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Gullen Essay

1399 words - 6 pages

Gullen Essay
Children are natural learners using curiosity as an engine for their studies. Imagine what we are capable as students if we are allowed to study what we love and enjoy? Education in underdeveloped countries has attracted significant attention in recent years from educational policy makers around the world. It is considered a key social factor for economic prosperity as well as social progress in the fields of gender and racial equality. The Millennium Development Goals and Targets put “Achieve universal primary education” as Goal number two. The United Nations established Unesco (United Nations Education, Scientific and Cultural Organization) and the Heavily indebted poor country initiative (HIPC) to help developing countries improve their educational programs. A total of 653 million dollars where spent in the year 2012-2013 to help low and middle income countries improve their educational programs. However, while education coverage has increased over time, Bolivia still faces considerable challenges for its education system to improve. Universal coverage remains a challenge especially among disadvantaged groups. We desperately require the help of nonprofit organizations to help with our educational reform.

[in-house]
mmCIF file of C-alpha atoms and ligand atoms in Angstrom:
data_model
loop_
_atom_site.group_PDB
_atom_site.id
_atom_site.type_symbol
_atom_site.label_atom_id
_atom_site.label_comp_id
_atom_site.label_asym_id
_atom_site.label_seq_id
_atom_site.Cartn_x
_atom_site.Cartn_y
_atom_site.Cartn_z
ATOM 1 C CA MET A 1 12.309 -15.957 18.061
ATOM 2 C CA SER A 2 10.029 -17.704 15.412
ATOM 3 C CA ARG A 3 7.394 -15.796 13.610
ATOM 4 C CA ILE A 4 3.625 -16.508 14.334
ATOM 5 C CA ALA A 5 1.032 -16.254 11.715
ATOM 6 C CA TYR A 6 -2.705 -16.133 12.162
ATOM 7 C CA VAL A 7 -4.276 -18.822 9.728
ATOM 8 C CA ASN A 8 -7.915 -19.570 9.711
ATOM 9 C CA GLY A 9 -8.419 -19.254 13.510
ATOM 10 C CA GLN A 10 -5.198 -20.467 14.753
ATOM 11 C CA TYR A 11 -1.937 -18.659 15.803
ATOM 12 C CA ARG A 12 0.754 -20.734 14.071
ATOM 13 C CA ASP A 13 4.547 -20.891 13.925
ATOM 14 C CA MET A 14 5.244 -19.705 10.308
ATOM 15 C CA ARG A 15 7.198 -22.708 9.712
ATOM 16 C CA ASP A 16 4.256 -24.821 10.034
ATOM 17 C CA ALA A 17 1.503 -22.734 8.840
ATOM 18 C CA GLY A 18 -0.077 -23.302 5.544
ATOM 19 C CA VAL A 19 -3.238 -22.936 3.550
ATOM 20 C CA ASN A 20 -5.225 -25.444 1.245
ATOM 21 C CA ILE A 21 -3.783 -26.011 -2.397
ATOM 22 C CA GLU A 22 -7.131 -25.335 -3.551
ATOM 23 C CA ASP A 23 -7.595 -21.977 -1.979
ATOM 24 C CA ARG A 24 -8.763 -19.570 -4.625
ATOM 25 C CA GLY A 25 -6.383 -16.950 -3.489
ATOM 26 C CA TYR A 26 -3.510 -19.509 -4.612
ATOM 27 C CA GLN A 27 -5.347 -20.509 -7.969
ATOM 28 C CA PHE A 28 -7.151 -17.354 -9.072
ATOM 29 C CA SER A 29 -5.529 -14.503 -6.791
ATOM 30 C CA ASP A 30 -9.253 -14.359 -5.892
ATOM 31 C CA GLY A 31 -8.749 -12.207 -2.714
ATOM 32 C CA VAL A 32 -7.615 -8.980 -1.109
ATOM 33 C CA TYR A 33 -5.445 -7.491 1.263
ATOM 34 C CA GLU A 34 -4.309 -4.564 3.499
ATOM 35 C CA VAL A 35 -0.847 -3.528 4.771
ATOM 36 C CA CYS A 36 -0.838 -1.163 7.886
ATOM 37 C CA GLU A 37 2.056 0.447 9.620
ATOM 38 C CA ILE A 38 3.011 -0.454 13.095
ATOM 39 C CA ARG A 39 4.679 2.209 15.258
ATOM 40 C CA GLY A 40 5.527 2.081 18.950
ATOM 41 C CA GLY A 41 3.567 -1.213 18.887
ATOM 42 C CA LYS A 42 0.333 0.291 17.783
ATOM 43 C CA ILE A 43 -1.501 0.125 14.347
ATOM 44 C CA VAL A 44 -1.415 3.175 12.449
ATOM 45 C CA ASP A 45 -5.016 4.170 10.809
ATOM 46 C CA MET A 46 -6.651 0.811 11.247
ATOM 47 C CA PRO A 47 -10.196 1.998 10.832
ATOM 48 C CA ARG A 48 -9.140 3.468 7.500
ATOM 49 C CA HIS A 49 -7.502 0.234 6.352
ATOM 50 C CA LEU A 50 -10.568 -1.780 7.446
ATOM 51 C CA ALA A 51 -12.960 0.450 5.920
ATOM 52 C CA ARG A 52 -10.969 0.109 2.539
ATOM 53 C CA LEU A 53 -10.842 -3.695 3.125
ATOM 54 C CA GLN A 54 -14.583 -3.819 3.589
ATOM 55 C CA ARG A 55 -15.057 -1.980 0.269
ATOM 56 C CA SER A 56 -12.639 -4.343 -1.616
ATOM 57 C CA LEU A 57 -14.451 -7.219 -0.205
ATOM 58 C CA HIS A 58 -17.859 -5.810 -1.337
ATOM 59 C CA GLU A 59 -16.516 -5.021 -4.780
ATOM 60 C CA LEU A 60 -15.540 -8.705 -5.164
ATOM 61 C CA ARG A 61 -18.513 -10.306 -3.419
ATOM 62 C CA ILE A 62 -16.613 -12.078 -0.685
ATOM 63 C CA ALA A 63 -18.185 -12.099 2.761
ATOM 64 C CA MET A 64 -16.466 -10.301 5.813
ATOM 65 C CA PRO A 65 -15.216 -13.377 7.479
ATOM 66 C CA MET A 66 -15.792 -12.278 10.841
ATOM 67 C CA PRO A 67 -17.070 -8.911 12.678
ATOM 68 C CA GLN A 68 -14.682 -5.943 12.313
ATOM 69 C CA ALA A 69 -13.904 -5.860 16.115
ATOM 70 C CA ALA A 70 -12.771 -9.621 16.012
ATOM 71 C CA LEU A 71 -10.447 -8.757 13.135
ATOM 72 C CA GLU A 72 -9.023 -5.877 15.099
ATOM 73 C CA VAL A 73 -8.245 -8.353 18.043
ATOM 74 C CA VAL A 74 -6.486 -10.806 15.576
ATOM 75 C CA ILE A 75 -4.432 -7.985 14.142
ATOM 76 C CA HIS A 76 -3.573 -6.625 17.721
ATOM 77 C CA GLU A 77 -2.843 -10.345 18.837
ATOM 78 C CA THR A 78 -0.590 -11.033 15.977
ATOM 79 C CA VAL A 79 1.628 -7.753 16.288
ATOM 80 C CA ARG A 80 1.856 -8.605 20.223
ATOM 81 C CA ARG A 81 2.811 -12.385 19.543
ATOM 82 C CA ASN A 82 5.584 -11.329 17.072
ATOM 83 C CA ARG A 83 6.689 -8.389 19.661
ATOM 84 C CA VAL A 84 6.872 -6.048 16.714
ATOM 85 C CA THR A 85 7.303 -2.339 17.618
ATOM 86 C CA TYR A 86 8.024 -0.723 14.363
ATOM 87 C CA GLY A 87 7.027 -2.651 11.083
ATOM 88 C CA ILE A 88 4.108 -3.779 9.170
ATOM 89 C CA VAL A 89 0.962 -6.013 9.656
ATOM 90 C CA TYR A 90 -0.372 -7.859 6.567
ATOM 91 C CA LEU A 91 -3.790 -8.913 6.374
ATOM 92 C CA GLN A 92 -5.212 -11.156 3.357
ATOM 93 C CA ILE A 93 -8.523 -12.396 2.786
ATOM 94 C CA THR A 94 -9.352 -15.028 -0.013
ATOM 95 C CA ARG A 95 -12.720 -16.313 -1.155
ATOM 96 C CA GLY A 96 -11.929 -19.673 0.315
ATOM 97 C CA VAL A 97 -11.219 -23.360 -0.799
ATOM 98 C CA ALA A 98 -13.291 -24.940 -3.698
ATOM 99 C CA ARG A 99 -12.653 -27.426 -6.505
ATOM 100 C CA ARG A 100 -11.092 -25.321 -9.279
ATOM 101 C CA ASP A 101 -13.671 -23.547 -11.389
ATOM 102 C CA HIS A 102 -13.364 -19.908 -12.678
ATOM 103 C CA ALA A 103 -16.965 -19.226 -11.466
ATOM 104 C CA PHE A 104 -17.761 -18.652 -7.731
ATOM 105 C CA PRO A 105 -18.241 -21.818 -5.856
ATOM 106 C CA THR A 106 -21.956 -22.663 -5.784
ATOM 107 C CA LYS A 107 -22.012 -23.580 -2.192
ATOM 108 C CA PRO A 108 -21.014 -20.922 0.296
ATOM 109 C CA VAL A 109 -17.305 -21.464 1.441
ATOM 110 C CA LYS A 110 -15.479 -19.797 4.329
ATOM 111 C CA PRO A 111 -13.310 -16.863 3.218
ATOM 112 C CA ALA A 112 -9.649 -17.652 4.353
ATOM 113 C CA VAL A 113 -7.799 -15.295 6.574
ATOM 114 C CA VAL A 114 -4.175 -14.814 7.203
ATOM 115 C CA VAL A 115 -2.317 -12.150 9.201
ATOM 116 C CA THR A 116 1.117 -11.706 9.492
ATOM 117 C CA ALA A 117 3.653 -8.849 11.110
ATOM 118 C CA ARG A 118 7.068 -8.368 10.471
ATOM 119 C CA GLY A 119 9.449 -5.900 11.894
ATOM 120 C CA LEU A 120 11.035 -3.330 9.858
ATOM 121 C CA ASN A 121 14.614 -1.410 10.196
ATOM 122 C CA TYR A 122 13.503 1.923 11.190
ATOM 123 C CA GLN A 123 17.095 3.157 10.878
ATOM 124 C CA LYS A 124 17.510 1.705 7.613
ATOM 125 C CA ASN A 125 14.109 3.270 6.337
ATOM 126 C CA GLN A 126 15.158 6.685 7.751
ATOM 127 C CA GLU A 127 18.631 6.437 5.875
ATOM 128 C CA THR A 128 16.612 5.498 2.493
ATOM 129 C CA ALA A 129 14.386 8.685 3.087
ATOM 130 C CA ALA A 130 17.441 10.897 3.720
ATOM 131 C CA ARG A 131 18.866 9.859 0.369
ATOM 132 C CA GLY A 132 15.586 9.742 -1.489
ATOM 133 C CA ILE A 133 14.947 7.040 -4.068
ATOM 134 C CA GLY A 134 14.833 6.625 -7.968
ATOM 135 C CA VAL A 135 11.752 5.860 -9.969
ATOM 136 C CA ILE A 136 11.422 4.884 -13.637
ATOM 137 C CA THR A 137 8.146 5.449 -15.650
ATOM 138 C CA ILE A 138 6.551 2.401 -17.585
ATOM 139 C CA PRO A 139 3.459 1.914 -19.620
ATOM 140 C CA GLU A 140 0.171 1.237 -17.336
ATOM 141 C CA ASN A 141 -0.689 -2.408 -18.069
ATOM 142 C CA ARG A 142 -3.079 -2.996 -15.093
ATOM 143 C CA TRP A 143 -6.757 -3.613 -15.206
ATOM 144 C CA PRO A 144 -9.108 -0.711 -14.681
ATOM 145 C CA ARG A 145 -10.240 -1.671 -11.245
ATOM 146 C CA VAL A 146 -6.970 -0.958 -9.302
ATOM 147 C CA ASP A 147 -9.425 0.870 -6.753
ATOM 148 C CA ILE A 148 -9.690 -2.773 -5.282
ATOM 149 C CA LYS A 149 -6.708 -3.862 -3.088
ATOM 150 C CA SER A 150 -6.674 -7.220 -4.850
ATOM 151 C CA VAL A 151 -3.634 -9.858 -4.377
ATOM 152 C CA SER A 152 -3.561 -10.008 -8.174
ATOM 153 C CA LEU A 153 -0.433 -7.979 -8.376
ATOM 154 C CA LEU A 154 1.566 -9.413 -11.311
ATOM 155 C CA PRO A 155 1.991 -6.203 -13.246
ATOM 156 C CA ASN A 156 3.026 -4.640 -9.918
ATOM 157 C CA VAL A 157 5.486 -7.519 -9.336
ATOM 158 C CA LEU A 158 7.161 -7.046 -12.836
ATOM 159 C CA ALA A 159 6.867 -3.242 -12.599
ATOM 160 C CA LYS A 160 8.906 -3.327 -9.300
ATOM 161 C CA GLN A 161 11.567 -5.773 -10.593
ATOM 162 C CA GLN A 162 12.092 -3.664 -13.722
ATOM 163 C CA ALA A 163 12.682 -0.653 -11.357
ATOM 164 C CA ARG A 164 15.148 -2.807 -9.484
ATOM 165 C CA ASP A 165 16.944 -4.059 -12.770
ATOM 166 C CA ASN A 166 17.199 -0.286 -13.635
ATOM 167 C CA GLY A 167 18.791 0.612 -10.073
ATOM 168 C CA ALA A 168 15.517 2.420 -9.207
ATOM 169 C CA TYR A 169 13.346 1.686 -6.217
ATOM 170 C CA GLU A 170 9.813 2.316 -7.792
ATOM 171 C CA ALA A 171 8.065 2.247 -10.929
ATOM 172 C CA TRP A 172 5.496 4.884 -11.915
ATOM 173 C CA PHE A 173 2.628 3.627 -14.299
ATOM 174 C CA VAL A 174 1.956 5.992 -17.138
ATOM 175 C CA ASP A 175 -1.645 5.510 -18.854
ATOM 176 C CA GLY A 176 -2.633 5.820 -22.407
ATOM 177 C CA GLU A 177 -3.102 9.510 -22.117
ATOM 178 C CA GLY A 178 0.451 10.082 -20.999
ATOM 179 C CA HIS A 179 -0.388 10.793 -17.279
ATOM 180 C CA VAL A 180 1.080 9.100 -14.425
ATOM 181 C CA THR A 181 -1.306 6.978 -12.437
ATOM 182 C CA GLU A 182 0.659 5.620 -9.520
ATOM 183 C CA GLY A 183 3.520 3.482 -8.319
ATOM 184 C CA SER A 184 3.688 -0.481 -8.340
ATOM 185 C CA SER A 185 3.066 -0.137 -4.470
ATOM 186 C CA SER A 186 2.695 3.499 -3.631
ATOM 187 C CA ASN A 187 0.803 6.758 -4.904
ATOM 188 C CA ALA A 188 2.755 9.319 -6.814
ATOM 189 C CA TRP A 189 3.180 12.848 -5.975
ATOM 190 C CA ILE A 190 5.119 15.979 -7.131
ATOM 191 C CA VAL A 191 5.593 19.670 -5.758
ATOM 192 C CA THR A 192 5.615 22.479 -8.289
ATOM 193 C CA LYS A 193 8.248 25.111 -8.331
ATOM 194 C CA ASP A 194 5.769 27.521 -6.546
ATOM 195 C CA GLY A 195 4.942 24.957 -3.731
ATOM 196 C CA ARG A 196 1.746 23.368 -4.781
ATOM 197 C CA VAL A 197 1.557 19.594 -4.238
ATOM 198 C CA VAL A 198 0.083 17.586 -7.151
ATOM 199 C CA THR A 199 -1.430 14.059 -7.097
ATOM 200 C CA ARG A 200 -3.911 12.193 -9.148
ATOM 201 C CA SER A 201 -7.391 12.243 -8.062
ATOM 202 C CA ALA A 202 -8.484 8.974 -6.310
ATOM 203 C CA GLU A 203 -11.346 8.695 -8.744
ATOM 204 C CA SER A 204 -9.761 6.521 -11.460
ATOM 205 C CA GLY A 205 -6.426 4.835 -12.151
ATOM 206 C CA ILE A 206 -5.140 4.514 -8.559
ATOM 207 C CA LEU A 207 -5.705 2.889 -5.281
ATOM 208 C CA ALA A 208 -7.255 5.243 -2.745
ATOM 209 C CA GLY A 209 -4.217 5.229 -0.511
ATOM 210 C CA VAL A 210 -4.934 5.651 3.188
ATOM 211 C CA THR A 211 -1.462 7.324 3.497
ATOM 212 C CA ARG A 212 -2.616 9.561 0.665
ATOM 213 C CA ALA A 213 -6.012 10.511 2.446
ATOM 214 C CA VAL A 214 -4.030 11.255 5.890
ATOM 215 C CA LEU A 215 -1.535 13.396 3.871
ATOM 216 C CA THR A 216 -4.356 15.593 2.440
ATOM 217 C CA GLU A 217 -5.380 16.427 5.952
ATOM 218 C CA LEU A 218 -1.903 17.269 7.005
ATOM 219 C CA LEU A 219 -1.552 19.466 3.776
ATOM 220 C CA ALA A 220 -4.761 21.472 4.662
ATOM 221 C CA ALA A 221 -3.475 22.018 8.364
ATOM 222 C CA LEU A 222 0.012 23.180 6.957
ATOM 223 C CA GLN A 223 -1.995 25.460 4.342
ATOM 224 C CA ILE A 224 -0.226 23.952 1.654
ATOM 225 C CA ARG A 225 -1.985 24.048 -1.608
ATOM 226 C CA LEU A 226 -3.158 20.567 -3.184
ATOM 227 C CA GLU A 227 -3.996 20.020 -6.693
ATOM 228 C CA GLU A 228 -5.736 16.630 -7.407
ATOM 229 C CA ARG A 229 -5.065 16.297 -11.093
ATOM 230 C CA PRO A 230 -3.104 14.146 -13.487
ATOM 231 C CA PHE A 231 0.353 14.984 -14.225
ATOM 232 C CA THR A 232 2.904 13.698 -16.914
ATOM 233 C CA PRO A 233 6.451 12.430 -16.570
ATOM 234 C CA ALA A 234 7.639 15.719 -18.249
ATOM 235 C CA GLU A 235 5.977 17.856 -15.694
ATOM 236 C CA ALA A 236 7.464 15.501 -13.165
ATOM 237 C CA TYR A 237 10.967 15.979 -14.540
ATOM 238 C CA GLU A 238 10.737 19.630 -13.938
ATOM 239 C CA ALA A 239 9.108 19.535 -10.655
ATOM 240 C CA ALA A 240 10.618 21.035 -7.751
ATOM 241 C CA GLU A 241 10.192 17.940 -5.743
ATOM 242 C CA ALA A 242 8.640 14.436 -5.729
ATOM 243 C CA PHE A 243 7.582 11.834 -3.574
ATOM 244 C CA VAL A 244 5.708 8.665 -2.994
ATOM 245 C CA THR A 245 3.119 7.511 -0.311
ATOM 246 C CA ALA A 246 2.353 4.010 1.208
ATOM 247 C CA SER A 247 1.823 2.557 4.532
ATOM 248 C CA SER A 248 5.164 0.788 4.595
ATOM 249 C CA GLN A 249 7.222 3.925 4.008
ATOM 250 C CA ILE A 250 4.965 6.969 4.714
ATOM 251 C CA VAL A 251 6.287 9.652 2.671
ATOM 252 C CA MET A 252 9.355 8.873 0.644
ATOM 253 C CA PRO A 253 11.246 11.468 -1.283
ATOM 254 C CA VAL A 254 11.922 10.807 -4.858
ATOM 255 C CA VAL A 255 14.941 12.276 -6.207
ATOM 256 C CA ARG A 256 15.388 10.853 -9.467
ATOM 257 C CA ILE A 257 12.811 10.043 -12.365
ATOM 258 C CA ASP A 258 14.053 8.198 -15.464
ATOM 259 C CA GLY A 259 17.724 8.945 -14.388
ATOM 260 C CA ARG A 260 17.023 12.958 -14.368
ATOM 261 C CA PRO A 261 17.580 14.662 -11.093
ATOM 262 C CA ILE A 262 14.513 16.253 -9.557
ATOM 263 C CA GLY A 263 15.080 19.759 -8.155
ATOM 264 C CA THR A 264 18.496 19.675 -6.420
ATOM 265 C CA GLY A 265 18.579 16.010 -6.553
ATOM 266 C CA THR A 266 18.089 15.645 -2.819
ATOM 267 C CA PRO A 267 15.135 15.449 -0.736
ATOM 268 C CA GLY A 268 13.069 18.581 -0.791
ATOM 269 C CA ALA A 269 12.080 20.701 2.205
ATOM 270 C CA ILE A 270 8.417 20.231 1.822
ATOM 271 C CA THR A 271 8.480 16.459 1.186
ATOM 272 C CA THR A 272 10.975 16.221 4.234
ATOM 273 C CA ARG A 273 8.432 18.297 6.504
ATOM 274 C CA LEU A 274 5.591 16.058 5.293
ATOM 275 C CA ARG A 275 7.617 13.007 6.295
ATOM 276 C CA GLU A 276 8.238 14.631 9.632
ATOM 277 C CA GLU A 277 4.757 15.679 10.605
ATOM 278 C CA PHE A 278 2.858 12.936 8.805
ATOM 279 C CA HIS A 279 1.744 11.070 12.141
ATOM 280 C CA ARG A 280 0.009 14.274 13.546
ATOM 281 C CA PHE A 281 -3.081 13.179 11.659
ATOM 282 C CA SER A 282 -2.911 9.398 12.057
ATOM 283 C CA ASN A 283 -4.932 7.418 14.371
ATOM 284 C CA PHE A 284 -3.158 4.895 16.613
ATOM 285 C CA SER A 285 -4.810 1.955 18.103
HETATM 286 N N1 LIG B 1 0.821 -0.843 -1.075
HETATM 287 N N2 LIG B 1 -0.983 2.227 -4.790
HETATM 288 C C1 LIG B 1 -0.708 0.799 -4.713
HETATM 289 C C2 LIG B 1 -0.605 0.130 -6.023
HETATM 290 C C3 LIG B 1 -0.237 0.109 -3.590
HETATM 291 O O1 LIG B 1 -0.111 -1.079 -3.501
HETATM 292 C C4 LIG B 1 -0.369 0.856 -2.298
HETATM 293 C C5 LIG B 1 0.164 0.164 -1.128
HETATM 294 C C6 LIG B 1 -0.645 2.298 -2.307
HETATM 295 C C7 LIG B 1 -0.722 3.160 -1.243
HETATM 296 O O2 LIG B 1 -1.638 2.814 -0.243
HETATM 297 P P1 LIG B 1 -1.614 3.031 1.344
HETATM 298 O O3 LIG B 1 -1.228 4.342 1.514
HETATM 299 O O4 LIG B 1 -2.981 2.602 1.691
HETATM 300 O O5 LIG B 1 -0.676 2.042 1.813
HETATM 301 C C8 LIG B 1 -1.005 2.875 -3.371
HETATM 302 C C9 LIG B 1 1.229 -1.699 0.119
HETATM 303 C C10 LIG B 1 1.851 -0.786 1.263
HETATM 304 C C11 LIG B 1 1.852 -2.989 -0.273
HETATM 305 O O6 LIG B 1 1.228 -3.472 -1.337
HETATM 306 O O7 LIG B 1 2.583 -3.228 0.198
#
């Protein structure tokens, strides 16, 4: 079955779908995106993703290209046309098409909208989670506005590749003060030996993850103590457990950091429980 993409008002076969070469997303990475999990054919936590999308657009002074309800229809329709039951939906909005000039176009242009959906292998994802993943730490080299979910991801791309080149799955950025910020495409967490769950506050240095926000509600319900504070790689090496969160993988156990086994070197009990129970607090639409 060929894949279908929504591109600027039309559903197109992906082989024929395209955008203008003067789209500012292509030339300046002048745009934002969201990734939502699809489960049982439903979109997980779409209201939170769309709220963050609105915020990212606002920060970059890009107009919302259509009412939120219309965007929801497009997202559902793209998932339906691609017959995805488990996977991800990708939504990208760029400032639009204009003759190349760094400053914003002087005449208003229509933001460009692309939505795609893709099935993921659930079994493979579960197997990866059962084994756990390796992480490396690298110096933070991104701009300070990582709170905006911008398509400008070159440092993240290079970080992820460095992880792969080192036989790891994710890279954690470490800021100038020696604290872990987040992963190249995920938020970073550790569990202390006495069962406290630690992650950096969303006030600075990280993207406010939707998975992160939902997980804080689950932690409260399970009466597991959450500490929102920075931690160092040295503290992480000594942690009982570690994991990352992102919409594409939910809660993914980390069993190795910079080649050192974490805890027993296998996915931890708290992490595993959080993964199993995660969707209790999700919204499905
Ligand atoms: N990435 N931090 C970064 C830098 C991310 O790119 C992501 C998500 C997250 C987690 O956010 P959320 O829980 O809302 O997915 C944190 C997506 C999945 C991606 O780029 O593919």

Bolivia’s National Educational System is composed of a formal and a non-formal sector. The non-formal system covers adult and special education. Formal education is divided into four cycles: initial, primary, secondary, and University. As recent as 2001, net enrollment in secondary was only 51%, only one-third of first graders completed the fifth grade, 20% started secondary school, 5% began their postsecondary studies, and just 1% received a university degree. Dropout rates were higher among girls and rural children. Only about 40% of rural youngsters continued their education beyond the third grade. Unfortunately, those who have the least access to an education are exactly those who are most in need of its benefits. The rural and poor populations are particularly underserved. School is not the number one priority for most students. This is because what is taught in their curriculum is not applicable to the student’s daily life. Most of these disadvantaged children want to make money because that’s the only way they will survive. That marks two fundamental errors in Bolivia’s educational system. The materialistic drive of students and inapplicable material they are supposed to learn. Usually education will come second after providing or contributing to your family by working full or part time jobs. The students show a lack of interest in their studies and that shouldn’t be surprising. It is not easy to expose children or teenagers with piles of clerical work every day and not expect them to get bored. If the student is forced to learn then it is less likely for him/her to retain most of the information, unless they are learning something that is genuinely interesting for them. Otherwise education becomes a burden, an...

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